Updated: Apr 28, 2021
By Marian Pastor Roces
“I find it hard to understand why this bloodless revolution has become the standard definition of freedom for our country…” says the Duterte Daughter Sara (DDS gold standard).
I, on the other hand, do not find it hard to understand why a bloodless revolution is questioned as the standard definition of freedom for our country. Or for anywhere.
I get it that my nausea is deliberately provoked. Not rocket science.
The made-for-DDS media plan for the February news cycle is obvious (obviously cynical) enough. Dismiss the 1986 EDSA event. Flick it like a fly, just pesky politics, nothing fancy. Knock it down from any political pedestal. Even if that pedestal is the Constitution itself.
DDS continued: “…and this standard is forced down our throats by a certain group of individuals who think they are better than everyone else.”
Aye, here’s the twisted tip of her weapon. That democratic ideals are dilawan standards, says she, and inapplicable to all. That “a certain group of individuals”, shoving their thinking down the collective throats of the rest, represent narrow vested interest. She is ho-hum about democratic ideals and happy to throw all that out with the bath water.
What other standards exist, therefore, that she implies she might prefer?
Instead of bloodless revolution, then the bloody kind, yes? Dictatorial change? Coups d’etat? ChaCha hiding authoritarian machinations in plain sight?
This DDS has a taste for butanguera politics, sure. And of course there is room for pugilistic method in a democracy. And there are indeed many iterations of democratic political organization. But the Constitution does define the Philippine democratic project and what it is not. State-sanctioned killings, violent change, and subversion of democratic institutions are extra-Constitutional imperatives.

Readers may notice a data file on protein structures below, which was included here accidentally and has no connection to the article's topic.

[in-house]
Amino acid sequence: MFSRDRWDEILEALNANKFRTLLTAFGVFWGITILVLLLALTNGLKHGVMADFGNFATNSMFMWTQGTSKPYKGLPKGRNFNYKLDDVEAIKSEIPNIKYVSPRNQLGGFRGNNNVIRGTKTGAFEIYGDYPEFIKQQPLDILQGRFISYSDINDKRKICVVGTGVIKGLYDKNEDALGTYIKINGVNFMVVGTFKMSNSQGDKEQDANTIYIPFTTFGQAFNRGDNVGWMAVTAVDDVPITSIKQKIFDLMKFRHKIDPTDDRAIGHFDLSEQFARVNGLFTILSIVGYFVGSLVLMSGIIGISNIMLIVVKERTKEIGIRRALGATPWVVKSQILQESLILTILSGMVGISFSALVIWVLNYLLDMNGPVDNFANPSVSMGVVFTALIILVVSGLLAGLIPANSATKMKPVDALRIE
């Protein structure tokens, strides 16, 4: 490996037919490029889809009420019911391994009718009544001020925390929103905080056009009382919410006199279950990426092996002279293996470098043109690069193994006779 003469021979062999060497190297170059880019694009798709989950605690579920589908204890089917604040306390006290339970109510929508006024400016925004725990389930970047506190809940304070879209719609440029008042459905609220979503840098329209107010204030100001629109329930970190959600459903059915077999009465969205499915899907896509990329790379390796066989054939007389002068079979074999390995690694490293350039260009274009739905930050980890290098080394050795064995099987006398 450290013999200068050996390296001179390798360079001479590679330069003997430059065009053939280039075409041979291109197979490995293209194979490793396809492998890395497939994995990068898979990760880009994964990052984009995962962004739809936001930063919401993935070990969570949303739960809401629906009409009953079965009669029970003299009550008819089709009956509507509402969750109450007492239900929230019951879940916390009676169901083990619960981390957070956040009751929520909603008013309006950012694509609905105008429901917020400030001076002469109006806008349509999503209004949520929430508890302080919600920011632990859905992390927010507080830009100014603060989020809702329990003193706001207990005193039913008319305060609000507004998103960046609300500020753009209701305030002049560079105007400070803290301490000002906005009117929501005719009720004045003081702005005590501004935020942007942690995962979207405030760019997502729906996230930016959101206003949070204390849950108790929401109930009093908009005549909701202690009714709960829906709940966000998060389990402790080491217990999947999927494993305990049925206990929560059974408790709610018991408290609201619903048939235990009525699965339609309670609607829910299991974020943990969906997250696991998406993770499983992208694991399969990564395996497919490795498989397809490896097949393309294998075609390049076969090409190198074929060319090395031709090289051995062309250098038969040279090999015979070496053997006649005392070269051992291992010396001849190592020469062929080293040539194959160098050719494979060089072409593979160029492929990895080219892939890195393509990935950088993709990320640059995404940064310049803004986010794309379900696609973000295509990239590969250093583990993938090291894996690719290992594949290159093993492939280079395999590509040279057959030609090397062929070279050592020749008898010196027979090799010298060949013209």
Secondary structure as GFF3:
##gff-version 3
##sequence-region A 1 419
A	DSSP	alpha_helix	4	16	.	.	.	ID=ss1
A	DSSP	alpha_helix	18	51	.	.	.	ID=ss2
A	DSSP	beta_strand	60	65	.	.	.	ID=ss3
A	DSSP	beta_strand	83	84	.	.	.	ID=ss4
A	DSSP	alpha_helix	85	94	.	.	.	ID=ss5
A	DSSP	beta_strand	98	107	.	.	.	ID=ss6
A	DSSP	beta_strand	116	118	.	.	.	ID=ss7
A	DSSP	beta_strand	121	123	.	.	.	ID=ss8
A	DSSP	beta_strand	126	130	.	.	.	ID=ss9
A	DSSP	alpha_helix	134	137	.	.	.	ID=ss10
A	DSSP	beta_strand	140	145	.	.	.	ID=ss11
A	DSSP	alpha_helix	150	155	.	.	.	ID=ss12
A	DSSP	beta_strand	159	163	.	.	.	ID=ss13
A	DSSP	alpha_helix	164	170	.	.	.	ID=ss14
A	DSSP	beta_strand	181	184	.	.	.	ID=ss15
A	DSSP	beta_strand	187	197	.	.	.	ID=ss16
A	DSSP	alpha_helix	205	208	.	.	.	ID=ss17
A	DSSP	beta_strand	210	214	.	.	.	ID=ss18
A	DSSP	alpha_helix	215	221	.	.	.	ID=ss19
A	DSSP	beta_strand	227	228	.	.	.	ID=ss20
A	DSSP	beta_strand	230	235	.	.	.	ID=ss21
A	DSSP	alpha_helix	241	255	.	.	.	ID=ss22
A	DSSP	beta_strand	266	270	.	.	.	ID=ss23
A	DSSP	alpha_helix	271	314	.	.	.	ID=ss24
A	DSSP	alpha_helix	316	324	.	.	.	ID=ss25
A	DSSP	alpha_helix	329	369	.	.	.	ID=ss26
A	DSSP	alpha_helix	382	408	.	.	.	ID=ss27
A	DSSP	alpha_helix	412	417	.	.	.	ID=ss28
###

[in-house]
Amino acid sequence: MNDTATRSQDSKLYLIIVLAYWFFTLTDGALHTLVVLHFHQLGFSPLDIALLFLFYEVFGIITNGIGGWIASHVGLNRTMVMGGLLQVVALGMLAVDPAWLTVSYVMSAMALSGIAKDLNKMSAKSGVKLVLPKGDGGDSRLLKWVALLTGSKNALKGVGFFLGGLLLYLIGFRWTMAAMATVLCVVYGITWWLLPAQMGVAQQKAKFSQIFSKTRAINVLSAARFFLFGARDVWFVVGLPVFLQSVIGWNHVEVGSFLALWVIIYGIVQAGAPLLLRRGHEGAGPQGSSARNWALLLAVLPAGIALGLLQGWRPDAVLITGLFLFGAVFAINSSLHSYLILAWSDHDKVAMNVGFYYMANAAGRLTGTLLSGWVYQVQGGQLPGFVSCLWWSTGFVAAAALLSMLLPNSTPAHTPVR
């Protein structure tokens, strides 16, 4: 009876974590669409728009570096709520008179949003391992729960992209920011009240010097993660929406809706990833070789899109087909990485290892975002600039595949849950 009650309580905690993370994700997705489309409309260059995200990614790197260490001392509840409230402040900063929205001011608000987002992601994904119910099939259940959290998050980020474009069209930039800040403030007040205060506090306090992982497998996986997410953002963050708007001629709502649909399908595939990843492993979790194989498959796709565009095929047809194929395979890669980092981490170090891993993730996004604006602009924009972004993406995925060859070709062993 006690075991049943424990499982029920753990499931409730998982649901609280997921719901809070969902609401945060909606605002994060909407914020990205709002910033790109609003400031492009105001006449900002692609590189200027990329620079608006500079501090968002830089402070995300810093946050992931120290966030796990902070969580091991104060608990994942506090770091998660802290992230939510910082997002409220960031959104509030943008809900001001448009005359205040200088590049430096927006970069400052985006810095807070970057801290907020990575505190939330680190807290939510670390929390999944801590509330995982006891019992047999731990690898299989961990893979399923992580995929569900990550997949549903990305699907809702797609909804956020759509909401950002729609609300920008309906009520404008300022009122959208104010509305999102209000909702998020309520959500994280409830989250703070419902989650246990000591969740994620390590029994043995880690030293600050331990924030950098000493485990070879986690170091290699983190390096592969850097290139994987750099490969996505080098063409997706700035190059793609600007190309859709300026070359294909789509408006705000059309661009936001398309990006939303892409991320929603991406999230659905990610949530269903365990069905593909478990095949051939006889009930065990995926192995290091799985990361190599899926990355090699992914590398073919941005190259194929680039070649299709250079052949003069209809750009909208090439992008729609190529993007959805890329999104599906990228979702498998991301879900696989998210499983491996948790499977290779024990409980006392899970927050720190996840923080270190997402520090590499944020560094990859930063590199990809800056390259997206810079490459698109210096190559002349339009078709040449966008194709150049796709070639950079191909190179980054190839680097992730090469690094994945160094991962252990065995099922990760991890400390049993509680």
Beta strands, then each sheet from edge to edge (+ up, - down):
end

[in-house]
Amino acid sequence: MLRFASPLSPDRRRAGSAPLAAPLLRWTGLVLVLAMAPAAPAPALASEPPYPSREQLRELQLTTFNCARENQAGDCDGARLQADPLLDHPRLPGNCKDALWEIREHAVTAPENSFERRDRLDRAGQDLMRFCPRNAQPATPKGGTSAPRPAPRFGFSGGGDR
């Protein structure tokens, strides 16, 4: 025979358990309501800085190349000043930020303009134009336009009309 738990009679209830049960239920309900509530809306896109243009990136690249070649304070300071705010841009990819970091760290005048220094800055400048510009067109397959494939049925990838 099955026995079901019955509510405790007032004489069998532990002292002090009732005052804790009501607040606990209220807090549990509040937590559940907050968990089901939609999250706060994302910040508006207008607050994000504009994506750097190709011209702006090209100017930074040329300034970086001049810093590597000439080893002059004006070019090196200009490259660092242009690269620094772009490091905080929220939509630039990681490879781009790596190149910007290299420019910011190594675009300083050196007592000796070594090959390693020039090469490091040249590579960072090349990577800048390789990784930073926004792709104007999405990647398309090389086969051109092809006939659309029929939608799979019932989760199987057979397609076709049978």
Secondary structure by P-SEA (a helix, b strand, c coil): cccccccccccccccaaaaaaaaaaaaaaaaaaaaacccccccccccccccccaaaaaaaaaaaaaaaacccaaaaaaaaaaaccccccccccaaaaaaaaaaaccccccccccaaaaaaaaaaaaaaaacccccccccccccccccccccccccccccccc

That rarity of rarities —peaceful revolt, once upon a time achieved by about a million people willing to put their bodies on the line—is a Philippine cultural moment, not the political possession of a single political camp.
The Philippine democratic project as constitutionally defined is no party line; cannot be ideal of one or another set of political actors. Democracy requires total buy-in — even if it takes generations to secure this collective culture.
It should be an outrage that any Philippine government official — even a barangay kagawad — declares such dislike of the Constitution. That it is not, in fact, outrageous to Filipinos is a measure of democratic decay.
But the woman who thinks she will be President thinks she will be so outside the Constitution. Or imagines arrogating the post within the Constitution only to trash it at the first opportunity. Her father, family, and ilk have no love lost for the 1987 Constitution. (Possibly for none of previous ones.)
Globally, historically, bloody revolutions waged in the name of democratic change produced far more blood and far less democracy than even the perpetrators imagine when they begin. In the Philippines, the wars fought for democracy produced powerful anti-democratic actors.
To my mind, the only way to prosecute change without producing too many monstrous creatures, is the non-violent sort.
DDS’ statement was meant to be provocative. I was duly provoked, and don’t mind being snagged into the pits. Democracy happens to be my religion, and I’ll abide by my faith.